Crowds enjoying a festival in Lichfield

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Consultations are taking place over revisions to Lichfield District Council’s controversial street trading policy.

Crowds enjoying a festival in Lichfield

The local authority introduced the new policy in 2018, which saw a subsidised special event trading fee of £21 per day and £13 for subsequent days.

But the fees caused a backlash from vendors, with organisers saying they could put the future of events such as the Lichfield Grub Club and Lichfield Food Festival in jeopardy.

Much of the issue came around the timing of the charges being introduced after some traders had already signed up for a pitch without the fee.

That led to Cllr Angela Lax, Cabinet member for legal and regulatory services, confirming a review of the system after admitting that the council “recognised that the fee and the timing of its introduction has caused some issues”.

Now a report to the regulatory and licensing committee reveals that a six-week consultation will take place over proposed changes.

The proposed changes would see an alternative reduced fee introduced for stallholders not selling food or alcohol.

The report to the committee explained: “In implementing the [existing] policy it has also been raised that the street trading fees should take account of a risk based approach because in reality the amount of work involved in processing and enforcing a street trading consent which doesn’t include the sale of alcohol or food, is less than that required for other traders.”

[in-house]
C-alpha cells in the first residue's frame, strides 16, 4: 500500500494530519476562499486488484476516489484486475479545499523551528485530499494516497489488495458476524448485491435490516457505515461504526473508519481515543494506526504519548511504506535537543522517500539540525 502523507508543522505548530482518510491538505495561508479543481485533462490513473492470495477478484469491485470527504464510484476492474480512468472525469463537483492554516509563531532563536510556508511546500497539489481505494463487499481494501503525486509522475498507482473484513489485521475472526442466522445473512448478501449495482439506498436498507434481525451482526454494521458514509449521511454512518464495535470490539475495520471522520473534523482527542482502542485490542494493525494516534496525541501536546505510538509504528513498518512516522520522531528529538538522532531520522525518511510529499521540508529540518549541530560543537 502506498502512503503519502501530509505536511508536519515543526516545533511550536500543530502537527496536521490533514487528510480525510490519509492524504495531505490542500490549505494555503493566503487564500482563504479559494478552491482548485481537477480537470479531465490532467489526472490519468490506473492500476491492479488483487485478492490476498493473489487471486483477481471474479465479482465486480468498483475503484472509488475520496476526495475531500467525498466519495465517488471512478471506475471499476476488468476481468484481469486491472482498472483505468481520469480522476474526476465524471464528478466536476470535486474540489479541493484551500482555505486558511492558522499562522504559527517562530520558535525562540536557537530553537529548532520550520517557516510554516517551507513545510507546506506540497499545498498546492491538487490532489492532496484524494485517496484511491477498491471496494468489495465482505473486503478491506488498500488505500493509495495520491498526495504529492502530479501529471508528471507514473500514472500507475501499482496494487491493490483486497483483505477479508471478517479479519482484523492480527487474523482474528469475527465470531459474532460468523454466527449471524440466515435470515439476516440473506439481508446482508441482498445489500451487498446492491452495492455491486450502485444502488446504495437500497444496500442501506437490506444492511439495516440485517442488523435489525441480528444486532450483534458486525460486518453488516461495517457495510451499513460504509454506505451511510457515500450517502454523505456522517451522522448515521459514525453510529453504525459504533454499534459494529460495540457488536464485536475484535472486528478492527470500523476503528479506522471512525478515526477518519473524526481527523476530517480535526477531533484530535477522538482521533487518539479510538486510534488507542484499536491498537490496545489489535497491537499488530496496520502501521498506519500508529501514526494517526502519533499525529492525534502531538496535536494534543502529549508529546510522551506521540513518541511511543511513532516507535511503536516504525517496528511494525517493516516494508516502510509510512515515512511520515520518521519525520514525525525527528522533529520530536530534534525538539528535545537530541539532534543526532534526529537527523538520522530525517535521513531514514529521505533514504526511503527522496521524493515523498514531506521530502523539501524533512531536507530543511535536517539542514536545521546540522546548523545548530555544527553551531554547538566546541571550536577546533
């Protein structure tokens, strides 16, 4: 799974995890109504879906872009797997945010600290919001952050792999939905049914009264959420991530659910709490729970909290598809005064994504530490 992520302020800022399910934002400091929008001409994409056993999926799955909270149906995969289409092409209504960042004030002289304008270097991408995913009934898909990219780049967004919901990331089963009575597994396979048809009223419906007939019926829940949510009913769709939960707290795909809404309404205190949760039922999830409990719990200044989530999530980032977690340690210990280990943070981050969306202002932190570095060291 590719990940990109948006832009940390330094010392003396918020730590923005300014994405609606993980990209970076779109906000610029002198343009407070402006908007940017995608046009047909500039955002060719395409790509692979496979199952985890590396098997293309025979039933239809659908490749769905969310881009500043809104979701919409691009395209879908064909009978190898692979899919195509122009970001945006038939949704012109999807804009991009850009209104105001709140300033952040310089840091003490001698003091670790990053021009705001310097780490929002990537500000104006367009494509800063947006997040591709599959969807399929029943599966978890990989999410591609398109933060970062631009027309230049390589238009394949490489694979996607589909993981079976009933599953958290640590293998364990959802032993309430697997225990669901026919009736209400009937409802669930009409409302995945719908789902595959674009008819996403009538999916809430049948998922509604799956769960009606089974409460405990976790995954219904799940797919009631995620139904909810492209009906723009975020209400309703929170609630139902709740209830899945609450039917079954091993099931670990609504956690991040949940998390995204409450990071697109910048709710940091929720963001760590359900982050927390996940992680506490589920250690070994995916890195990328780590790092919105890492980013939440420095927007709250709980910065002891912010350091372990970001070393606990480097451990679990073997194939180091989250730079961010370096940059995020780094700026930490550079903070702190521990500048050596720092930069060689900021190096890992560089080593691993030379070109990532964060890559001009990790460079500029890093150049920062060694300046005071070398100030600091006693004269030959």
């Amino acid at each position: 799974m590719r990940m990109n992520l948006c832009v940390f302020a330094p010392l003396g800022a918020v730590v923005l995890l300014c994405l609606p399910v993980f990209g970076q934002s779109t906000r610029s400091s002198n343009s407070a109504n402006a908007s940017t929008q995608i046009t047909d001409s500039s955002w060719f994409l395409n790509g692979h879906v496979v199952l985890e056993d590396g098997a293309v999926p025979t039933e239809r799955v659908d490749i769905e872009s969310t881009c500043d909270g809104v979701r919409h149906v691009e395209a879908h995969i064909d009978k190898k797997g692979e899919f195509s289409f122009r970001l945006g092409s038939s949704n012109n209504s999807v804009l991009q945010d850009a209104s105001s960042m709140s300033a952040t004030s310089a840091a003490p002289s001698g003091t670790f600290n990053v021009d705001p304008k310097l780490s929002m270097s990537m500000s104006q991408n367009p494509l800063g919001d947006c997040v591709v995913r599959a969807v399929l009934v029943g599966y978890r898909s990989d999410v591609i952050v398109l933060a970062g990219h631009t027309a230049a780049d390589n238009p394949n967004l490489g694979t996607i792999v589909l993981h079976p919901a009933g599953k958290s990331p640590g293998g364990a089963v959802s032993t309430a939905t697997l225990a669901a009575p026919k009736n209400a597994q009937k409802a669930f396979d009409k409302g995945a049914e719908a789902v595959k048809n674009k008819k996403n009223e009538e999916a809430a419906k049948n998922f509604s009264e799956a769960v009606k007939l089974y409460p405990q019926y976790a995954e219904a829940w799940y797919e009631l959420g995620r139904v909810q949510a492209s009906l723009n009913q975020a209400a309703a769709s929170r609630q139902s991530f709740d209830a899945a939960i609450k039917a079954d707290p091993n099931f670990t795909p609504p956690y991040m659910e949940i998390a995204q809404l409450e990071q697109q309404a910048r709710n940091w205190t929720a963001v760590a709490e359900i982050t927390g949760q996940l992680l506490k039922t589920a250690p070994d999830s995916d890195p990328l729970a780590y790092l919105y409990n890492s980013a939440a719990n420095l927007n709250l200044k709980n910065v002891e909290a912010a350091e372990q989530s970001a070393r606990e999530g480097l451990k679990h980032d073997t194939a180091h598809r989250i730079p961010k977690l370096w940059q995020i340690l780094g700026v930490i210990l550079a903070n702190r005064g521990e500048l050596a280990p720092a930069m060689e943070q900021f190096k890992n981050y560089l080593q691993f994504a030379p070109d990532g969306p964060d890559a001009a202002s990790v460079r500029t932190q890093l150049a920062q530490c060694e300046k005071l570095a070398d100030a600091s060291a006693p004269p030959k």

The council is also planning to revise deadlines for event organisers to provide the relevant information required.

The report said: “The licensing team have been keen to be supportive in processing applications, but the large number of late applications and changes to already issued consents has put the team under considerable pressure.

“With the exception of one special event, organiser deadlines have not been met. This has put pressure on the licensing team and has meant that additional staff have had to be employed to process late applications.

“The proposed revised deadlines allow more time for organisers to get traders to apply, but it is important for the management of the team’s resources that these application deadlines are met.”

The consultation is set to run until mid-August, with the revised policy taking effect from September if no objections are raised.


Founder of Lichfield Live and editor of the site.

3 replies on “Consultation to take place over proposed changes to controversial Lichfield District Council street trading policy”

  1. @ Brian pretty…. It is self evident that there is no interest in environmental matters in Lichfield. I wrote to the environmental officer a long and detailed letter about the impact of the ‘Southern Bypass’ and the pollution this would incur. The increase of toxic emissions (especially micro particulates) are a national concern with many towns and cities taking measures to control them. The answer I recieved was that in effect they were transferring the problem from somewhere even worse. They do Not listen. They do Not assimilate the facts readily available. The housing density in the area of this none by-pass is increasing enormously. The detrimental health effects will be felt for generations (the chances of the 2050 carbon legislation is an inprobability). Why is the LDC doing this? It is not in citizens interests and they have ignored alternatives. There is something intrinsically rotten about our council when wealth is more important than health. They are not normal human beings.

  2. Spot on Phillip. The very word Bypass is a joke. The SCC/LDC are deluding themselves if they think The Southern Bypass will achieve anything. We have an eastern bypass, a western bypass, an northern bypass and now soon a southern bypass. But will it make the HGVs use them. No, they will still come through the town centre. Because the SCC I’m sorry to say are idiots.Why don’t they have the courage to make the the town a weight restricted area so pedestrians can walk round free from the juggernauts and excessive traffic.

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